It bespeaks crippling professional insecurity, even deep-seated inferiority complex, for one newspaper to take another’s editorial seriously enough to respond to it in an editorial.
Most important, though, this isparticularly hypocritical coming from a newspaper that stopped my column for no other reason than that it said I was too consistently censorious of the Buhari regime’s failings. Before then, I had received several official communications from the Editor-in-Chief subtly and not too subtly importuning me to either stop writing about Buhari or to “tone down” the stridency of my critiques of his regime. That’s a worse betrayal of the basic principles of journalistic integrity than Daily Trust is incorrectly accusing Punch of.
For instance, a memo I received from Daily Trust’s Editor-in-Chief on May 17, 2018 titled “Reminder on Column Writing” discouraged “elegance of prose” and “heavy criticisms” and requested columnists to not “use derogatory or abusive language which could irritate and provoke those you criticise in your pieces,” among other puzzlingly barefaced attempts to police the thoughts and erase the stylistic identities of columnists.
In his call to tell me my column had been stopped in late 2018, the Editor-in-Chief was frank enough to confess that those priceless gems of wisdom were directed at me and were meant to protect Buhari and his government from my unceasingly critical scrutiny. Note that no such memos were ever sent to columnists when Obasanjo, Yar’adua, and Jonathan held sway—and whom I didn’t spare.
It’s obvious that the authors of the memo have zero understanding of what a newspaper column means. There’s nowhere in the world that newspaper columnists are told how to write and how not to write, what to write about and what not to write about. That’s offensively unprofessional infantilisation of accomplished professionals.
Each time I read the “guidelines,” which used to be sent every few months, I always felt like I was in kindergarten—or, more appropriately, that a kindergartner was teaching me a subject I had a PhD in. I frankly would have left on my own even if my column hadn’t been stopped. It had become clear to me that Daily Trust was no longer a legitimate newspaper that provided a space for a broad diversity of viewpoints; it’s now a pro-regime propaganda house irrevocably committed to featherbedding Buhari’s ferociously escalating monocracy.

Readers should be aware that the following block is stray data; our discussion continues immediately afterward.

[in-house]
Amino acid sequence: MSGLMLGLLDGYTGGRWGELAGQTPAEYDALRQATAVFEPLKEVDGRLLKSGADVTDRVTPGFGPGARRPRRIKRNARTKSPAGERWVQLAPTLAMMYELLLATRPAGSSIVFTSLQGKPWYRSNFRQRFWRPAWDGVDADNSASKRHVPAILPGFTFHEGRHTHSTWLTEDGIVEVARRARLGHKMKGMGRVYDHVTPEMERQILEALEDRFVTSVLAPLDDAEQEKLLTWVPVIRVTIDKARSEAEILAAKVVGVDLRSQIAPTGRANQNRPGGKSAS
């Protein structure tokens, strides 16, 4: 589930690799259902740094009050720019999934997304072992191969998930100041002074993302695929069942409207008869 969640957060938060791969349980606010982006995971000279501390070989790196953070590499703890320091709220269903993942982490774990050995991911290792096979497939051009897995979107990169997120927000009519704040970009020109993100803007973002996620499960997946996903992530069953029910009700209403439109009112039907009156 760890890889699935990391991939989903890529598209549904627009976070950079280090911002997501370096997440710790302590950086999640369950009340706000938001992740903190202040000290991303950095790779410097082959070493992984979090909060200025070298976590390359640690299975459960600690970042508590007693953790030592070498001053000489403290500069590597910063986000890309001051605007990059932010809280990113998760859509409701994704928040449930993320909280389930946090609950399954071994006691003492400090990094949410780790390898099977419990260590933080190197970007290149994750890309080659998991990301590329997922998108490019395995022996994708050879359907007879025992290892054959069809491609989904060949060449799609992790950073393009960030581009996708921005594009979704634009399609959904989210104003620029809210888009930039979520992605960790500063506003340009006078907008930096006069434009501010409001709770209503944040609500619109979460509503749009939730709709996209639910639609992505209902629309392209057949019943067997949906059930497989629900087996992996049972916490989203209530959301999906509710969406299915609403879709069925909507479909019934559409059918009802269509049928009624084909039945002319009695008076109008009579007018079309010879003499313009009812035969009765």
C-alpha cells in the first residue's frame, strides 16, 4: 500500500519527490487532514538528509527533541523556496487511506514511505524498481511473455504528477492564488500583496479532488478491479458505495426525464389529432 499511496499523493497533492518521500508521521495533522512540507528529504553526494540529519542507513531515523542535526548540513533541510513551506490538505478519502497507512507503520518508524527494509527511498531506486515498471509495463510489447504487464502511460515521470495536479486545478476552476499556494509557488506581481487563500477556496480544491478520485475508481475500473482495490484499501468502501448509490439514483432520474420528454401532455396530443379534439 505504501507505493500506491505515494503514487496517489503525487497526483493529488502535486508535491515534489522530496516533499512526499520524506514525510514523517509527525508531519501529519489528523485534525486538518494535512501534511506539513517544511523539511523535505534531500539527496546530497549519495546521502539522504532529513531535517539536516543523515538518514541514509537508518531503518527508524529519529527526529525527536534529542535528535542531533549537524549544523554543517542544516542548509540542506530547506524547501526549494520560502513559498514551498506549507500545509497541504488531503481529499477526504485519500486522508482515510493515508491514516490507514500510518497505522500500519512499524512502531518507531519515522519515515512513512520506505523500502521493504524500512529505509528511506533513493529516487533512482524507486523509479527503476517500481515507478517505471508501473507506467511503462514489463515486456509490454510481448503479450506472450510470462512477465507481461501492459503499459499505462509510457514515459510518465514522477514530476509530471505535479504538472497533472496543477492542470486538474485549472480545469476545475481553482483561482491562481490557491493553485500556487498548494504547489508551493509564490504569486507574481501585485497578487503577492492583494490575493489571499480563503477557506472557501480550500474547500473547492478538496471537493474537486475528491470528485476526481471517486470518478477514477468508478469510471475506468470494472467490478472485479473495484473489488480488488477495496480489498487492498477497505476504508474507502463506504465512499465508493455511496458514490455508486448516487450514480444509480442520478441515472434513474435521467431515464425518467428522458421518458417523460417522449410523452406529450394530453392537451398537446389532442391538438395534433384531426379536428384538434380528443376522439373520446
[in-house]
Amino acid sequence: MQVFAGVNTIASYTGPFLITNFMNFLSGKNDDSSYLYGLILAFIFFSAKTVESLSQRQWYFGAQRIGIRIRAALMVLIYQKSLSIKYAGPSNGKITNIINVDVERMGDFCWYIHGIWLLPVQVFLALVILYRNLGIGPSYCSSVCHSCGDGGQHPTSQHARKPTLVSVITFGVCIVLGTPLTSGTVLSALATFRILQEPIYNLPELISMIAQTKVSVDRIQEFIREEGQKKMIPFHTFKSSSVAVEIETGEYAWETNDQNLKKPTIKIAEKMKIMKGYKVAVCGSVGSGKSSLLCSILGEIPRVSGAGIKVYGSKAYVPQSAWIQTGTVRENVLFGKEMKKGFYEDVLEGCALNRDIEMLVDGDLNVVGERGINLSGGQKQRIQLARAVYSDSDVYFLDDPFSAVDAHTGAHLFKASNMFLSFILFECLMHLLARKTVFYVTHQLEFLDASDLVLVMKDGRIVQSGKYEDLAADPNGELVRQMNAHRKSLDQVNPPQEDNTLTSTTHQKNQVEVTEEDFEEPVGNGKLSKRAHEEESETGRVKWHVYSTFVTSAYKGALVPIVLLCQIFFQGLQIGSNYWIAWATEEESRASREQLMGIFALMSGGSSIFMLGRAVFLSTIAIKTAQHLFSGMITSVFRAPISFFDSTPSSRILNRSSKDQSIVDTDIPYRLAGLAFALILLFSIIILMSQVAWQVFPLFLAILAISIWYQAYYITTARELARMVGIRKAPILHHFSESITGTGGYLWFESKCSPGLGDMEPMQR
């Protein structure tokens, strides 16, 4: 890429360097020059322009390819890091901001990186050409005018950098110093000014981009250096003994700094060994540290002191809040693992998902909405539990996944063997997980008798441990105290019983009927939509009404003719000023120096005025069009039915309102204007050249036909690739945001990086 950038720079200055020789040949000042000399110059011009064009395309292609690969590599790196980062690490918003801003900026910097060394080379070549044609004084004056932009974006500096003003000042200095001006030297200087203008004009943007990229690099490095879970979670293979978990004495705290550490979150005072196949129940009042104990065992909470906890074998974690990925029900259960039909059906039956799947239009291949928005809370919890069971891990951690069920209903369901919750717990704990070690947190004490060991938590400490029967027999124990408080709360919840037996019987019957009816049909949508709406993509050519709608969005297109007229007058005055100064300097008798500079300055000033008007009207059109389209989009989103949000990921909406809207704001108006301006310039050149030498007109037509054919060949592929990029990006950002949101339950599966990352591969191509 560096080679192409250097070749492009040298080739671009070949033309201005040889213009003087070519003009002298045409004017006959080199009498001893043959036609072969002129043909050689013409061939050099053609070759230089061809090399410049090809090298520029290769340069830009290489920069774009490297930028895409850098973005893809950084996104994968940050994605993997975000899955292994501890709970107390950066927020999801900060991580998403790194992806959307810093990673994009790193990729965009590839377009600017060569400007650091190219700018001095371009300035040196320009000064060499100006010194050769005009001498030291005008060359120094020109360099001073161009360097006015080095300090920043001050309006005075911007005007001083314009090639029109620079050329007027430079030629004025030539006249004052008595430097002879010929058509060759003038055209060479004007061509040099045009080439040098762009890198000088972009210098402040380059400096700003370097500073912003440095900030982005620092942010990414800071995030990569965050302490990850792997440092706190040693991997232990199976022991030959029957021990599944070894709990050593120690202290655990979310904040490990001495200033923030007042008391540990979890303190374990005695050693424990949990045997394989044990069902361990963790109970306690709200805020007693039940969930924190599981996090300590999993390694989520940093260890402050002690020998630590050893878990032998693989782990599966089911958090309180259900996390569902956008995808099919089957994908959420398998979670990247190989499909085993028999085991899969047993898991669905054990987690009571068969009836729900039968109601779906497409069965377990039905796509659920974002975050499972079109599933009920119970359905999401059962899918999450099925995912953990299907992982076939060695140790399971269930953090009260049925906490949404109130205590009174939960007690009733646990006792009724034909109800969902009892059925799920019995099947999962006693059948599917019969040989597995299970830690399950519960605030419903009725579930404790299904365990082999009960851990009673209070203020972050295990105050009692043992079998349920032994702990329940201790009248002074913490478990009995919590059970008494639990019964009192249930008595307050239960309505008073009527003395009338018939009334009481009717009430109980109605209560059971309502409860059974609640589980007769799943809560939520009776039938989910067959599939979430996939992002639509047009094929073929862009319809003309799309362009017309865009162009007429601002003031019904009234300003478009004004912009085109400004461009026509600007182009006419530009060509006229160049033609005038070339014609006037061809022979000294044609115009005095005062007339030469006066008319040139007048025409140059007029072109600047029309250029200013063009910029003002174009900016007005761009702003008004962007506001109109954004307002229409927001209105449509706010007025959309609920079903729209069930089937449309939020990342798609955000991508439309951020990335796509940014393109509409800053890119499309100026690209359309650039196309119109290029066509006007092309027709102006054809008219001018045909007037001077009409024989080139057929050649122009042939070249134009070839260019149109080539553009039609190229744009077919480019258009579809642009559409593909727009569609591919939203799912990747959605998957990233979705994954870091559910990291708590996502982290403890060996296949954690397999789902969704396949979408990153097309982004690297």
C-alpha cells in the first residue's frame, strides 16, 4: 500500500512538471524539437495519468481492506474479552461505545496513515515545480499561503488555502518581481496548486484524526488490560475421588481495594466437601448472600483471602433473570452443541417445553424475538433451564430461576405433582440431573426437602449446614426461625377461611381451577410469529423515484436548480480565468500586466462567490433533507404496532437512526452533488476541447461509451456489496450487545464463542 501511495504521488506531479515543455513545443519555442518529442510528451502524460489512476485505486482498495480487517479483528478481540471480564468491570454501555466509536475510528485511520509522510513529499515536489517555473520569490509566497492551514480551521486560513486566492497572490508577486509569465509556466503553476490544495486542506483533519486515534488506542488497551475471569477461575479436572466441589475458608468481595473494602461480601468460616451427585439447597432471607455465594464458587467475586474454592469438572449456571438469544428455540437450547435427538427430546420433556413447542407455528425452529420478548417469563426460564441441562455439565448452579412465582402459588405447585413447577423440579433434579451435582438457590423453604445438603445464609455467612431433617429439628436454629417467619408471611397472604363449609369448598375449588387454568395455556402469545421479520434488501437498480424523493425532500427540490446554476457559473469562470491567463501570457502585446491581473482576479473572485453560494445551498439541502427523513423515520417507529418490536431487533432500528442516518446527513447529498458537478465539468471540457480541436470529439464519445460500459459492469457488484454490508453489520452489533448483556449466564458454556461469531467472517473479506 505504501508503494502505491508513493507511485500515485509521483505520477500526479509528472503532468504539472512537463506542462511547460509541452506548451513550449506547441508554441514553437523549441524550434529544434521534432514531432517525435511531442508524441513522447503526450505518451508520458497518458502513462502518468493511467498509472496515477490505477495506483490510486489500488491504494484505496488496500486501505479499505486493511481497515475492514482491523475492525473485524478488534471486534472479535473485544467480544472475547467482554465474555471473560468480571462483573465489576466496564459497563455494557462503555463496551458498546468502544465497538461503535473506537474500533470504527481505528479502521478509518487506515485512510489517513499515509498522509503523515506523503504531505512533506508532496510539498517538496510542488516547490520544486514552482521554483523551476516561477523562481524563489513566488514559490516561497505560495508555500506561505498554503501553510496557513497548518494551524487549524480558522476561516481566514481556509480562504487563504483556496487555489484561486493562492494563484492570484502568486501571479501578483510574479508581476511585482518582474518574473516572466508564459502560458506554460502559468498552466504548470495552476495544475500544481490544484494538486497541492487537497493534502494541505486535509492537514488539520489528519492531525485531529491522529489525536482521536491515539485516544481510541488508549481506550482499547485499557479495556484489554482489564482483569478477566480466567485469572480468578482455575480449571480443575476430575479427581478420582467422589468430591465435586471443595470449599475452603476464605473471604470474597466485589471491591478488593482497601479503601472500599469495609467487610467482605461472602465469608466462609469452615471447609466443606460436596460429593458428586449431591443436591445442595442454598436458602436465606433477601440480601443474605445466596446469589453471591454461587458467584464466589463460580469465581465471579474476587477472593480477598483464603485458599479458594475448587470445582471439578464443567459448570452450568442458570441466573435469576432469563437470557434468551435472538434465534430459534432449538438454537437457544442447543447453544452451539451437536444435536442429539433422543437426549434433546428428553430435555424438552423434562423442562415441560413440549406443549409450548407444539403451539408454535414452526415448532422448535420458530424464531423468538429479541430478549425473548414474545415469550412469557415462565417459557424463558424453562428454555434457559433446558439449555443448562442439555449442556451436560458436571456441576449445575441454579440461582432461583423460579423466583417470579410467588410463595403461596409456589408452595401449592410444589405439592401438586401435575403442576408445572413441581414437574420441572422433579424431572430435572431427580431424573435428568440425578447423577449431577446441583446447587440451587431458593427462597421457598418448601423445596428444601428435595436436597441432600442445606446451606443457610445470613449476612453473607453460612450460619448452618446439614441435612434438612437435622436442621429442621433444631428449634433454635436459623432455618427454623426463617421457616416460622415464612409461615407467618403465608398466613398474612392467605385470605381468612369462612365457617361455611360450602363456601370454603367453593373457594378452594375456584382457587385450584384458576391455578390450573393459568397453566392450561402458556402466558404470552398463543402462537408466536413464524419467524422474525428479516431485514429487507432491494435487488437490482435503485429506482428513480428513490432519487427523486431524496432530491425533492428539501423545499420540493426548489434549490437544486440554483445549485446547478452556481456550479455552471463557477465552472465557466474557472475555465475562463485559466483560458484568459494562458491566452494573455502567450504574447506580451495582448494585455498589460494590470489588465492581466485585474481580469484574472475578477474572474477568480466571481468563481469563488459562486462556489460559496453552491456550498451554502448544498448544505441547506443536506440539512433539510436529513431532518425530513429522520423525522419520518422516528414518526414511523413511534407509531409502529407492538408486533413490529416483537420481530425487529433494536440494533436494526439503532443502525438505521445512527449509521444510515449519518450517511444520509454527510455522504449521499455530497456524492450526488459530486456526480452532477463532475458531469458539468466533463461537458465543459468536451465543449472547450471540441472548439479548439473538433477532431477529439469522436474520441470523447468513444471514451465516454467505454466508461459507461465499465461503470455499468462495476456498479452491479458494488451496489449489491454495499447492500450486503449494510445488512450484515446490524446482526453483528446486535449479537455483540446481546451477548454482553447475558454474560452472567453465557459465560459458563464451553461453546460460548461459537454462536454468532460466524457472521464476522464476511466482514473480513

In the service of this agenda, the paper has had occasions to refuse to publish columns that it considered too critical of the Buhari regime. Let me give just one recent example.
Sonala Olumhense is a storied, fearless, evenhanded, widely read syndicated columnist whose Sunday column Daily Trust has been publishing since Goodluck Jonathan was in power, perhaps because he used to be very critical of Jonathan even though they’re both from the same geo-cultural region. (In other words, Daily Trust likes people who’re critical of “their own,” but resents me for being critical of “my own.”)
Olumhense’s December 1 column titled “As nepotism soldiers on” only appeared in the Punch; Daily Trust declined to publish it because it’s a witheringly searing critique of Buhari’s growing, unprecedented nepotism, which I wrote about in myNovember 23, 2019 column titled “Government of Buhari’s Family, By His Family, and For His Family.” Daily Trust couldn’t stomach it. This has happened to other columnists, such as gifted satirist TundeAsaju who has been instructed not to write about Buhari’s family again and to discontinue his brilliantly witty, irreverent anti-regime satire.
A newspaper with such compromised standards has no moral right to preach to another paper about professional journalistic neutrality—or about journalism at all. Daily Trust’s practice of telling its columnists what to write and how to write is one of the most audaciously egregious vandalism of journalistic ethics I’ve ever encountered anywhere in the world.
Daily Trust’s motto used to be, “Trust is a burden.” Obviously, over time, the burden of trust became too ponderous for it to shoulder, so it dropped it like it’s hot. Now it wants every newspaper in Nigeria, including the Punch, to be like it: a servile, ignorant, unreflective, and uncritical comforter of fascism.